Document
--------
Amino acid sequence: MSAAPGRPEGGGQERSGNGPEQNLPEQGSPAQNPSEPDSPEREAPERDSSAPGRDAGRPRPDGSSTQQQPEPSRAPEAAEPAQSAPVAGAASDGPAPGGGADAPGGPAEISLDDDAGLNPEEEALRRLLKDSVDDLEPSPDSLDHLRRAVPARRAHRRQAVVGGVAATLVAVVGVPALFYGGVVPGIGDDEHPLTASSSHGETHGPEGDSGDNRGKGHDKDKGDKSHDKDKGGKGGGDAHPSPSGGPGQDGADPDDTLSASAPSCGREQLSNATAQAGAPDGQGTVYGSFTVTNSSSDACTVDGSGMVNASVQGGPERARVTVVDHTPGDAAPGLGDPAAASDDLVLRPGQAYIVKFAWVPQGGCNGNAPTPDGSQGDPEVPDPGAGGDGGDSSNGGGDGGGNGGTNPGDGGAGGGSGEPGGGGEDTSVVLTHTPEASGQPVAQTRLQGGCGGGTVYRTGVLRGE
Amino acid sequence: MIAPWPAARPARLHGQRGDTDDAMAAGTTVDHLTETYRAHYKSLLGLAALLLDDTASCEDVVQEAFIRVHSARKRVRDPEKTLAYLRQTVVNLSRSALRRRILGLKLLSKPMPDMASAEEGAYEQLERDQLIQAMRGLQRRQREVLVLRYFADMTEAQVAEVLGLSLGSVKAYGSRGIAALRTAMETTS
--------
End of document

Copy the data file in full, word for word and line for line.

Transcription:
Amino acid sequence: MSAAPGRPEGGGQERSGNGPEQNLPEQGSPAQNPSEPDSPEREAPERDSSAPGRDAGRPRPDGSSTQQQPEPSRAPEAAEPAQSAPVAGAASDGPAPGGGADAPGGPAEISLDDDAGLNPEEEALRRLLKDSVDDLEPSPDSLDHLRRAVPARRAHRRQAVVGGVAATLVAVVGVPALFYGGVVPGIGDDEHPLTASSSHGETHGPEGDSGDNRGKGHDKDKGDKSHDKDKGGKGGGDAHPSPSGGPGQDGADPDDTLSASAPSCGREQLSNATAQAGAPDGQGTVYGSFTVTNSSSDACTVDGSGMVNASVQGGPERARVTVVDHTPGDAAPGLGDPAAASDDLVLRPGQAYIVKFAWVPQGGCNGNAPTPDGSQGDPEVPDPGAGGDGGDSSNGGGDGGGNGGTNPGDGGAGGGSGEPGGGGEDTSVVLTHTPEASGQPVAQTRLQGGCGGGTVYRTGVLRGE
Amino acid sequence: MIAPWPAARPARLHGQRGDTDDAMAAGTTVDHLTETYRAHYKSLLGLAALLLDDTASCEDVVQEAFIRVHSARKRVRDPEKTLAYLRQTVVNLSRSALRRRILGLKLLSKPMPDMASAEEGAYEQLERDQLIQAMRGLQRRQREVLVLRYFADMTEAQVAEVLGLSLGSVKAYGSRGIAALRTAMETTS